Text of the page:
Tag Archives: football
Benjamin Watson has been a professional tight end for more than a decade. Watson has played for the Patriots, Saints, and now with the Baltimore Ravens. But being an NFL player is only part of who Ben Watson is.
When you think of the NFL, you typically do not think about outspoken Christians regarding moral and social issues. And yet, that is a perfect way to describe Benjamin Watson. Watson has been an outspoken Christian throughout his career and continues to speak up for biblical truth concerning some of the most pressing issues of our day.
Recently, Watson was giving an interview with the Turning Point Pregnancy Resource Center, based in San Diego. During the interview, Watson shared some thoughts on how abortion and race relations go hand in hand. He said:
Suppose you’re a high-school football coach that has received praise and accolades in your annual review for the last 7 years. You’ve also been told by athletes and parents about what a good influence you are on the players and what a great role model you are. You don’t do anything special or different for your entire tenure as a coach. Then, one day you find out the school is placing you on administrative leave and suggesting you not be re-hired.
What would you think?
That is the position coach Joe Kennedy found himself in when the local Washington state school district he worked for refused to allow him to continue saying silent prayers on the football field.
Here’s the story.
In 2008 Coach Kennedy saw the movie “Facing the Giants” and decided to start praying for his team. He would stroll out to the field before and after games to say a silent prayer for the athletes. He didn’t tell anyone, didn’t invite anyone, he just started praying. Before long members of his team joined him and they would silently pray before and after games. No one was forced. No one was disciplined or removed from the team for not praying. It was a completely voluntary routine.
There’s an enormous misunderstanding regarding the Constitution and religion that is causing all sorts of trouble for folks that just want to pray. The misunderstanding is being intentionally propagated by an atheist group that doesn’t want to see religious expressions in public.
The Freedom From Religion Foundation (FFRF) has a notion that government and religion are mutually exclusive. They have as their mission “to protect the constitutional principle of separation between church and state.” The problem here is that there is no such “constitutional principle.” Nowhere in the Constitution, the Bill of Rights, or the Declaration of Independence is there a word about keeping religion out of public life; or the so-called “separation of church and state.” In fact, what the Constitution does say is that the government has no authority to make any laws pertaining to the free exercise and expression of religion.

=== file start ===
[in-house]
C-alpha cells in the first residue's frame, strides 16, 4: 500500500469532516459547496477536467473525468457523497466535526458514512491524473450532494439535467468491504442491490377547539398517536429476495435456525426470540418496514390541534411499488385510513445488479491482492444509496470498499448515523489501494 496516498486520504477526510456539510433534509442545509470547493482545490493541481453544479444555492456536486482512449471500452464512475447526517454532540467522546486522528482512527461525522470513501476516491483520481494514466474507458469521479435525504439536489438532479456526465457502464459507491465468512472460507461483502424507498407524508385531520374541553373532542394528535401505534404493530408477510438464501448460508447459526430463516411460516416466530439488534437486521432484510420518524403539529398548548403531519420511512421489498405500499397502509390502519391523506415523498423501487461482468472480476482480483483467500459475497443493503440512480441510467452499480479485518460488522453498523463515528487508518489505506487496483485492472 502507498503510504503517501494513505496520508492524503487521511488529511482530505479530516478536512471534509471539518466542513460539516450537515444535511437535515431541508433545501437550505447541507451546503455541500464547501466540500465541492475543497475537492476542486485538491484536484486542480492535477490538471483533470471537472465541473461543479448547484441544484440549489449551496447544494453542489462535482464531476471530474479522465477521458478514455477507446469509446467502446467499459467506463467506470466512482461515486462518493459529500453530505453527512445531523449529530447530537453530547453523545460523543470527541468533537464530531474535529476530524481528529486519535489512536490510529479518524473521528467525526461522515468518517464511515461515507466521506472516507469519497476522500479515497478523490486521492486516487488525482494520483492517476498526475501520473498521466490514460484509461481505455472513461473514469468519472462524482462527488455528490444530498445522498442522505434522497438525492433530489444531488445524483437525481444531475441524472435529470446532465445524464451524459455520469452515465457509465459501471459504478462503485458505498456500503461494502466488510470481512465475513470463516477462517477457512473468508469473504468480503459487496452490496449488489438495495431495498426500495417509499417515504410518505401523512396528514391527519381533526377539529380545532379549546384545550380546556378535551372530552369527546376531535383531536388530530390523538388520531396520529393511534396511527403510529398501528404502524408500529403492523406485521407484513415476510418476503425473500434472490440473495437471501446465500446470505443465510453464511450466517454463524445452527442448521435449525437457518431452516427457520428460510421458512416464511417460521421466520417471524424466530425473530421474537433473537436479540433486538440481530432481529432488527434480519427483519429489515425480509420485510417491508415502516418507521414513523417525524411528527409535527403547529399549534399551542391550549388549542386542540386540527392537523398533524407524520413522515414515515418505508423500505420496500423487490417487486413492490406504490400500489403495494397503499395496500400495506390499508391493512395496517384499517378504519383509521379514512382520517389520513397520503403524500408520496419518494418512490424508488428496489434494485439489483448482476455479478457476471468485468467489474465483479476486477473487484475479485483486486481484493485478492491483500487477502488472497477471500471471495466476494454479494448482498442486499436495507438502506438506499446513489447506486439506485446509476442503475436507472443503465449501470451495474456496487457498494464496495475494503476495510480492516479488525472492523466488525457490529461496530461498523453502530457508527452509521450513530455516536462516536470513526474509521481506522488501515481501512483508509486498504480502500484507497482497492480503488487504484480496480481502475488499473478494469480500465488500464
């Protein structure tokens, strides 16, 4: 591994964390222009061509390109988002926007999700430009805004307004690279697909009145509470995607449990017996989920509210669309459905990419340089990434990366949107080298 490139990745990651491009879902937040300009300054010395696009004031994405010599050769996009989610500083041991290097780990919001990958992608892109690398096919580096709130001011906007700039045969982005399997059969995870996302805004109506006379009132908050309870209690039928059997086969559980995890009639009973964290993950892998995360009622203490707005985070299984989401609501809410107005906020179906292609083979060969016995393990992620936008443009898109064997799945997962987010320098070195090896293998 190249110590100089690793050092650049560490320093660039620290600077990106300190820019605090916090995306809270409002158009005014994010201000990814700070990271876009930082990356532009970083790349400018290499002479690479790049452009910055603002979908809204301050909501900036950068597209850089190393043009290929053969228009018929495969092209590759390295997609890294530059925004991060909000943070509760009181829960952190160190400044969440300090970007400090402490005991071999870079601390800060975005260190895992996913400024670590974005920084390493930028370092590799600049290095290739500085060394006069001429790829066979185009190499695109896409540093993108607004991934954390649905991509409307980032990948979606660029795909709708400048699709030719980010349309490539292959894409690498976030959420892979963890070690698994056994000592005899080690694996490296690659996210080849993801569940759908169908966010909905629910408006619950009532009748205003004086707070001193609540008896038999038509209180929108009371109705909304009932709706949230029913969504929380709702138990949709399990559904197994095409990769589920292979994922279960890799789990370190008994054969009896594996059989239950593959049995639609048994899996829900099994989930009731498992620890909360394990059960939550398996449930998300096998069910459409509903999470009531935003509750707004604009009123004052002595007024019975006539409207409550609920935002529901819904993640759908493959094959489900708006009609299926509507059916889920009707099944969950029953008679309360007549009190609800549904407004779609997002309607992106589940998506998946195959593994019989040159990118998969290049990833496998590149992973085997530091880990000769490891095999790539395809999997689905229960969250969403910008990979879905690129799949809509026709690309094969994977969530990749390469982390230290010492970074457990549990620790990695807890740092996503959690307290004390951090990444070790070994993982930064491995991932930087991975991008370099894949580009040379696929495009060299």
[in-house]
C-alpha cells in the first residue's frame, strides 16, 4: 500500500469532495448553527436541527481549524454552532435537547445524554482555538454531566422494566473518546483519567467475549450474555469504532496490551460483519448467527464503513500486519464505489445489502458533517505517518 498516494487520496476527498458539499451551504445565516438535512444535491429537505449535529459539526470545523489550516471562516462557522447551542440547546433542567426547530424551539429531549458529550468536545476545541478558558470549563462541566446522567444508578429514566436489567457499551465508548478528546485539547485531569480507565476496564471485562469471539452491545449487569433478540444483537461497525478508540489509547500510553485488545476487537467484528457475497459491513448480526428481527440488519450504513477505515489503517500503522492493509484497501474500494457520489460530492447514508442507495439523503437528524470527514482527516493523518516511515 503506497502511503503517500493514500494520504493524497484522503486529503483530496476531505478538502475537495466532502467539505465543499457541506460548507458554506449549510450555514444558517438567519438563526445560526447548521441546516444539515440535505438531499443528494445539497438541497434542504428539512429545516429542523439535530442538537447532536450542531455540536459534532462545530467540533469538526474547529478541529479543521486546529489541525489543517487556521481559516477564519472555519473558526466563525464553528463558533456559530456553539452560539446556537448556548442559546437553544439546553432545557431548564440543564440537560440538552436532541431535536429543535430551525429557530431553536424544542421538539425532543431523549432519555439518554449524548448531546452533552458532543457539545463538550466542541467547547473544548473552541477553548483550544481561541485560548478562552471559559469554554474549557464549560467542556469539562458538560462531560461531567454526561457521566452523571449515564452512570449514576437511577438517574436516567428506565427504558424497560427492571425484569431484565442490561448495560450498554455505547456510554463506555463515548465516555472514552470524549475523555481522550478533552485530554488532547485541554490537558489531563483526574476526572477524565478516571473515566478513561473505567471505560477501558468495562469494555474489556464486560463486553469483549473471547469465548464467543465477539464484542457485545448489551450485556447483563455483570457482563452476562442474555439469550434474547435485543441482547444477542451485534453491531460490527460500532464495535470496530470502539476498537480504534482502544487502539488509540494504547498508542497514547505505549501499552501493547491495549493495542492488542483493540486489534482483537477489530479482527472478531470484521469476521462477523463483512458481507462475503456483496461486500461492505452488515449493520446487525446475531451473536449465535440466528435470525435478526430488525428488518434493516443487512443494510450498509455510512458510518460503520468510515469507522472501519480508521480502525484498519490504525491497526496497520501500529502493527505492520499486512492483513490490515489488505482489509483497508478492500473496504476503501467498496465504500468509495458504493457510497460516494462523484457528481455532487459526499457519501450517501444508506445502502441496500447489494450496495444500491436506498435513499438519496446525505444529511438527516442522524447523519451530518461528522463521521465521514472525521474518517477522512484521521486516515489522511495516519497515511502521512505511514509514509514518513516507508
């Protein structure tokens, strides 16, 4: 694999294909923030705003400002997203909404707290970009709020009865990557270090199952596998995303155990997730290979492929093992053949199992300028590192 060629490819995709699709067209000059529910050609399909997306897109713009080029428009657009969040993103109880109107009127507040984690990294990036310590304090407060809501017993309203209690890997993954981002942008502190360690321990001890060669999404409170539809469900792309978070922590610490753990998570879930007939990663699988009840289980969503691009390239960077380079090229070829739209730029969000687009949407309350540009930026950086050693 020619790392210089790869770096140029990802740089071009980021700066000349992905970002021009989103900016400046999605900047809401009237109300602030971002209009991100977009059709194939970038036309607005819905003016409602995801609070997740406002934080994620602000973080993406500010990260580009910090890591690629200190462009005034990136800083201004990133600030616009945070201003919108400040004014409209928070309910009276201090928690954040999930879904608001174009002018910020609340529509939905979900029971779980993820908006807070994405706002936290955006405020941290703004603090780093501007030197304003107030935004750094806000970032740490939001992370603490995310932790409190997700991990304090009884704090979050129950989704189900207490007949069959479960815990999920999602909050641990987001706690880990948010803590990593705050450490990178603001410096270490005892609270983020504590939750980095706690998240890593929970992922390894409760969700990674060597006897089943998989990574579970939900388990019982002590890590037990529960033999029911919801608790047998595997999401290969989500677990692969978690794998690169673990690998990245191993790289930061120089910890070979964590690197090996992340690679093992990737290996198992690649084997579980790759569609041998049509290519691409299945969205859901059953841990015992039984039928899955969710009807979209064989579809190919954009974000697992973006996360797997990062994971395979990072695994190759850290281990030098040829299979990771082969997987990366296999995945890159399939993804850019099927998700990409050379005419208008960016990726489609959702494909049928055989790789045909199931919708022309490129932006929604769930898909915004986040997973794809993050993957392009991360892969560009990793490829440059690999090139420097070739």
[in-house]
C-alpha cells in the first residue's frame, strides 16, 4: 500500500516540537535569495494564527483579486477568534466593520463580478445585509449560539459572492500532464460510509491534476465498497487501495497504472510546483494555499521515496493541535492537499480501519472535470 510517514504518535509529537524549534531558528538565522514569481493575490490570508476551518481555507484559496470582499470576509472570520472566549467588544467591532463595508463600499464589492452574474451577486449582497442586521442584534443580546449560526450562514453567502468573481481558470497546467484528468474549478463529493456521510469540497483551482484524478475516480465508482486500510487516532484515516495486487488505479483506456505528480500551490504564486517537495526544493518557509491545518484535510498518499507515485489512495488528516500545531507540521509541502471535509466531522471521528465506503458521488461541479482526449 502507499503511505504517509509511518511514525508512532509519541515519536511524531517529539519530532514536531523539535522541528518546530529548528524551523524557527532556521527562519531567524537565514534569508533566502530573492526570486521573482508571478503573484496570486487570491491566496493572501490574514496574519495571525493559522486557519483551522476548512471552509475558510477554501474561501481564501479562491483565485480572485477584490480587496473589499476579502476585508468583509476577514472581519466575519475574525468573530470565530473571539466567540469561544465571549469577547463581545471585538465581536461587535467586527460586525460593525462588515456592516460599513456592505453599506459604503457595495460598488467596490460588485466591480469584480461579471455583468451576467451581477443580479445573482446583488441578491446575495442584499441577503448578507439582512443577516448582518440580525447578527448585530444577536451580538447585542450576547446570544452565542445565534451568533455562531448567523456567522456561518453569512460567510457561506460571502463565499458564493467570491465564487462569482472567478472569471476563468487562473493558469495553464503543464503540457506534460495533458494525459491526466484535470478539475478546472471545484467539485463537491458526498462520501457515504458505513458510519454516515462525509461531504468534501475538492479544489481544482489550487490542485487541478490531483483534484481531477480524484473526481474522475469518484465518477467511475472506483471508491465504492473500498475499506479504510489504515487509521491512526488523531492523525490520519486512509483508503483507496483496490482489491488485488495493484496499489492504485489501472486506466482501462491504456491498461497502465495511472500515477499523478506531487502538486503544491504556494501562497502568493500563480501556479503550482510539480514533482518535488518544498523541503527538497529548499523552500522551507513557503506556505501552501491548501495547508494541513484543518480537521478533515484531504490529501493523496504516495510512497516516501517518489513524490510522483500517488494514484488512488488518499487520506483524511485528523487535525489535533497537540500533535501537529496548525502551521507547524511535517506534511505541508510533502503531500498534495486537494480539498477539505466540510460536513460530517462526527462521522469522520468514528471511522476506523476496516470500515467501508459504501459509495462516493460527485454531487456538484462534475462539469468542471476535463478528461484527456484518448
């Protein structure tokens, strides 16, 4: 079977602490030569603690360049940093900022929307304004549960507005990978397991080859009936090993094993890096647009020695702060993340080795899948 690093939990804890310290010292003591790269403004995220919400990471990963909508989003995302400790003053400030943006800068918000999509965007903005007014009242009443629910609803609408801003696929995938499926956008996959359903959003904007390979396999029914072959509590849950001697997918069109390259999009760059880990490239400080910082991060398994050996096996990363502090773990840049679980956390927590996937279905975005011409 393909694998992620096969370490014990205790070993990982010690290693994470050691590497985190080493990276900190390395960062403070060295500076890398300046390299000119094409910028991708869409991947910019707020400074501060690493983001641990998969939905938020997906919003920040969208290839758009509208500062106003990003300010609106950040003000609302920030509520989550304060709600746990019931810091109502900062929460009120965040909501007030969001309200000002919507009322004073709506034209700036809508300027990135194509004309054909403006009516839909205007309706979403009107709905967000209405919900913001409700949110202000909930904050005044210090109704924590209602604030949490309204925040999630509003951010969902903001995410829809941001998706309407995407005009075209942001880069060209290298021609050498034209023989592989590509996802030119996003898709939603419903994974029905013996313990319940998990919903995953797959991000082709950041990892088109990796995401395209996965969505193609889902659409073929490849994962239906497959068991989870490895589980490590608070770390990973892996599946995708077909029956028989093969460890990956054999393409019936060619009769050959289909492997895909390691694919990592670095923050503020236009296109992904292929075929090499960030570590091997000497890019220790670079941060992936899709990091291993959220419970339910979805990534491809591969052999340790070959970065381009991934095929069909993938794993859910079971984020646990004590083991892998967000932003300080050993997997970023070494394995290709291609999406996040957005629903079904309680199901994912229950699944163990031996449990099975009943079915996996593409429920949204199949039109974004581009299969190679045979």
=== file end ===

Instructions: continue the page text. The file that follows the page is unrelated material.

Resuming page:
But that doesn’t stop this atheist group from demanding that coaches not take part in team prayers.
One of the latest cases comes from Naperville, Ill. where a high school football coach is under fire for simply being present with his players during team prayers. (Click here to read the local article) The complaint came after a picture of the team, including the coaches, was sent to the FFRF. They sent a letter to the school district demanding the action cease immediately.
The major identifier of any Christian should be our identity in Christ. It’s not about our “conversion story,” or where we are in our “walk of faith.” Creating an identity out of something with no inherent worth or value will always lead to frustration when others don’t place as high a value on that thing as we do.
Take for example the story of Michael Sam, the former NFL draft pick that was also the first openly gay player to be drafted by an NFL team.
Before the combine, before the draft, Michael Sam was a decent football player barely hitting the radar of NFL scouts. Most scouting reports had him listed as a little too small and a bit too slow for his defensive position. But he was nonetheless headed for the NFL combine and would try to make an NFL roster. Then, the relatively unknown player from the mid-west decided to have a press conference to announce that he was gay.
In the world of sports this was only news because there was no openly gay players and Sam would be the first if he could make a roster. For the most part though, NFL scouts, coaches, and owners sort of…yawned. They weren’t looking for a poster-child for social causes or to break new sporting ground. They were looking for talented football players that would help them win championships. Because, at the end of the day, wins is all that matters.